SNOW DANCE by Lezlie Evans
FICTION
Released: Oct. 1, 1997

"Snowmen, sleds, snowball fights, thawing by the fire, hot chocolate time—it's a cozy litany, but Jabar is the one who livens up the static, gerund-laden text with scenes of joyous children, unusual snowmen, and a dog's antics. (Picture book. 3-6)"
A rhyming celebration of snow that covers just about every playtime activity possible before, during, and after a snowstorm. ``Pressure's falling/forecast's calling/for a snowstorm late today./`Find your warm boots/lay out snowsuits/do a snow dance and it may!' '' The territory is so familiar that it may not matter that the stanzas are often mundane and occasionally strained in their meter. Read full book review >
THE GIANT by Nicholas Heller
FAIRY TALES, FOLKTALES AND MYTHS
Released: Oct. 1, 1997

"The giant, sweet-faced and benign, but very large, looks suitably ready to burst off the page. (Picture book. 5-9)"
The giant in the painting in Mrs. Bell's living room is so realistic he looks ``quite ready to jump off the canvas onto Mrs. Bell's carpet.'' And that's exactly what he does. Read full book review >

ANIMALS
Released: Oct. 1, 1997

"A mediocre text comprised of tortured meter makes this no easier on readers than the forced plot, but the illustrations are full of humor in the exaggerated lines of cartoons, and in the homely details: hair curlers, puffy slippers, and Kate's omnipresent hair bow. (Picture book. 4-8)"
A nonsensical rhyming tale of an unusual Christmas adventure shows the persistence of a heartbroken little girl trying to rescue Redbird. Read full book review >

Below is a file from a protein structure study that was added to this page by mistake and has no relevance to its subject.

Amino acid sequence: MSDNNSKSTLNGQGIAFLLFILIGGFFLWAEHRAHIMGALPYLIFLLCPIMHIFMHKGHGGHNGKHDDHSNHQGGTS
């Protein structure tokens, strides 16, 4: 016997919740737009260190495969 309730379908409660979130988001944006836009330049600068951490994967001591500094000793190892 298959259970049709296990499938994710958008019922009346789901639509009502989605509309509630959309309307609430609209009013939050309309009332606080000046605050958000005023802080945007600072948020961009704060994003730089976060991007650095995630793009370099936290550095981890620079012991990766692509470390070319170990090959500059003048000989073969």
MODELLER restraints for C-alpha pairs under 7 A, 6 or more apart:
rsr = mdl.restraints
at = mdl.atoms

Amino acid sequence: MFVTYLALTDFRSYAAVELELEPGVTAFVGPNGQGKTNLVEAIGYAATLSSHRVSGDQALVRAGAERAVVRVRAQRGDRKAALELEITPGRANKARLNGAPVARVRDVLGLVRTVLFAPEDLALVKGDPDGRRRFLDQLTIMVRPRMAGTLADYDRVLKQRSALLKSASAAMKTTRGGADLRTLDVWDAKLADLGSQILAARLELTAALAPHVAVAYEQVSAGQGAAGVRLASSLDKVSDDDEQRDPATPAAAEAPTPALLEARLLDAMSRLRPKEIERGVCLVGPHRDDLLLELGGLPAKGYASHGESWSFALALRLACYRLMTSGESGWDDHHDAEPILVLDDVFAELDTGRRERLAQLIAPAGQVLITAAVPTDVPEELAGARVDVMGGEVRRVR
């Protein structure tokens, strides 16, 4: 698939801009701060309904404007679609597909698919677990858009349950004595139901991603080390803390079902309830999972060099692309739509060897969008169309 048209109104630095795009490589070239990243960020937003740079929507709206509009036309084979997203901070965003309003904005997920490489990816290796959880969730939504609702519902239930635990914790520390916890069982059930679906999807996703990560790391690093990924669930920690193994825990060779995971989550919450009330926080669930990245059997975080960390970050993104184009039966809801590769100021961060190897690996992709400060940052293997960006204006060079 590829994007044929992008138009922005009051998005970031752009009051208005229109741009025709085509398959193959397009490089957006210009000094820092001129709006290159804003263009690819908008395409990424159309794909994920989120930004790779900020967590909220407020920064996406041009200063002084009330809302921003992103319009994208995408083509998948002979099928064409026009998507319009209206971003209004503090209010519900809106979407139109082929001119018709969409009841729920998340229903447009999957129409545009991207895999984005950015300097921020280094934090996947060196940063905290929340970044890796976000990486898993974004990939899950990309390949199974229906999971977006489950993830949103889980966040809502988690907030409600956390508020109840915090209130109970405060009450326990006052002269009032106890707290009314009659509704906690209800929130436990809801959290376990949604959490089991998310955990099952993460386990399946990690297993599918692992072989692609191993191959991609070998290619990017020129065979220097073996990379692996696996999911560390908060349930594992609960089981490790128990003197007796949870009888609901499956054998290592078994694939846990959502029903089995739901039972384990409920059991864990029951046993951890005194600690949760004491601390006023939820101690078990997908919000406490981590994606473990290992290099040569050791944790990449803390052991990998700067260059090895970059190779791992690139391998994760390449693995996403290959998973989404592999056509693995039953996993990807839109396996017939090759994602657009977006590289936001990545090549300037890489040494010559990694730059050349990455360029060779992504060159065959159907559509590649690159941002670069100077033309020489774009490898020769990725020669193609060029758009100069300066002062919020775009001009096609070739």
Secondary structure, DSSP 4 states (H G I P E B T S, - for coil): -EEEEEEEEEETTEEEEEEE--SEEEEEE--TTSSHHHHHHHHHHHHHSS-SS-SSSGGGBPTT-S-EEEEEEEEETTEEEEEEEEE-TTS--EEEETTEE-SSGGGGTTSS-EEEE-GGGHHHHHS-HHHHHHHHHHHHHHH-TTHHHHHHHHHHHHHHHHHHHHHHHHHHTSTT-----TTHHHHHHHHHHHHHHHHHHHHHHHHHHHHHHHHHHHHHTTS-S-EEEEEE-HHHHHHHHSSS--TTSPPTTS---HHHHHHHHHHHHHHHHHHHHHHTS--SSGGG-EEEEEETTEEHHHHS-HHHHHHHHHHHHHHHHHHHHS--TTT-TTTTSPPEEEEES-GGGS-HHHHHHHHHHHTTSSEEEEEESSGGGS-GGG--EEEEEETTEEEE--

SATURDAY NIGHT AT THE DINOSAUR STOMP by Carol Diggory Shields
DINOSAURS
Released: Oct. 1, 1997

"The illustrations match the text's exuberance with drawings of boisterously striped and polka-dotted dinosaurs, who play bongos, dance congas, and kick up their heels. (Picture book. 4-8)"
Dinosaurs get down and boogie at a Saturday all-night bash: Shields's rhymes and Nash's drawings create an extravaganza of prehistoric fun. Read full book review >
WHOEVER YOU ARE by Mem Fox
Released: Oct. 1, 1997

"An essential book that acknowledges in the simplest of terms our common humanity. (Picture book. 2-6)"
A one-world, "we-are-all-the-same-under-the-skin" message for the very young from Fox (The Straight Line Wonder, p. 1388, etc.). Read full book review >

THUMBELINA by Hans Christian Andersen
FAIRY TALES, FOLKTALES AND MYTHS
Released: Oct. 1, 1997

"Thumbelina's one claim to fame is her beauty, which readers are never allowed to forget, and Graston's illustrations, technically impressive, fail to give the tale even a breath of fresh air. (Picture book/folklore. 4-8)"
Thumbelina (32 pp.; $16.95; Oct.; 0-385-32251-8): Graston brings new illustrations to Haugaard's 1974 translation, but neither new art nor old text holds up to contemporary scrutiny. Read full book review >
ONE SMALL LOST SHEEP by Claudia Mills
ANIMALS
Released: Oct. 1, 1997

"Krudop's handsome artwork captures the mood of the story and adds mystery of its own, conveying a real sense of place in Bethlehem and its surroundings. (Picture book. 4-8)"
The setting is Bethlehem. Read full book review >